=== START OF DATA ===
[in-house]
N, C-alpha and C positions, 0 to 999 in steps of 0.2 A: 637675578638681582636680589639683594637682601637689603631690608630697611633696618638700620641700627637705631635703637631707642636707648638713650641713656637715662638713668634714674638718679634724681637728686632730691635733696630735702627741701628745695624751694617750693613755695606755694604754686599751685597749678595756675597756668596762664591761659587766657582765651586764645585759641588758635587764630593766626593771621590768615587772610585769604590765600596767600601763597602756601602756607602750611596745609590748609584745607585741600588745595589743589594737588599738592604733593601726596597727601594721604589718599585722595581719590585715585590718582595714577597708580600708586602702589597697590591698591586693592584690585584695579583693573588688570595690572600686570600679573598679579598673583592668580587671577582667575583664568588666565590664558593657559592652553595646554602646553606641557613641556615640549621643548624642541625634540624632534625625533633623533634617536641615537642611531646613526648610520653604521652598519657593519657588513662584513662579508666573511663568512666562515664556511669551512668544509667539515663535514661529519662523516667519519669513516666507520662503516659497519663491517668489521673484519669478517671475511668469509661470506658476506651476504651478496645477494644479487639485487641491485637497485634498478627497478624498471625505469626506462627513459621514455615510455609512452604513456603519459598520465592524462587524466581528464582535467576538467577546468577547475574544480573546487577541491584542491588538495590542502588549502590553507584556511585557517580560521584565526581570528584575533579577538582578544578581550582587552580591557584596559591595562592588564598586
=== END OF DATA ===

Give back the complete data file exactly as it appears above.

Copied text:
[in-house]
N, C-alpha and C positions, 0 to 999 in steps of 0.2 A: 637675578638681582636680589639683594637682601637689603631690608630697611633696618638700620641700627637705631635703637631707642636707648638713650641713656637715662638713668634714674638718679634724681637728686632730691635733696630735702627741701628745695624751694617750693613755695606755694604754686599751685597749678595756675597756668596762664591761659587766657582765651586764645585759641588758635587764630593766626593771621590768615587772610585769604590765600596767600601763597602756601602756607602750611596745609590748609584745607585741600588745595589743589594737588599738592604733593601726596597727601594721604589718599585722595581719590585715585590718582595714577597708580600708586602702589597697590591698591586693592584690585584695579583693573588688570595690572600686570600679573598679579598673583592668580587671577582667575583664568588666565590664558593657559592652553595646554602646553606641557613641556615640549621643548624642541625634540624632534625625533633623533634617536641615537642611531646613526648610520653604521652598519657593519657588513662584513662579508666573511663568512666562515664556511669551512668544509667539515663535514661529519662523516667519519669513516666507520662503516659497519663491517668489521673484519669478517671475511668469509661470506658476506651476504651478496645477494644479487639485487641491485637497485634498478627497478624498471625505469626506462627513459621514455615510455609512452604513456603519459598520465592524462587524466581528464582535467576538467577546468577547475574544480573546487577541491584542491588538495590542502588549502590553507584556511585557517580560521584565526581570528584575533579577538582578544578581550582587552580591557584596559591595562592588564598586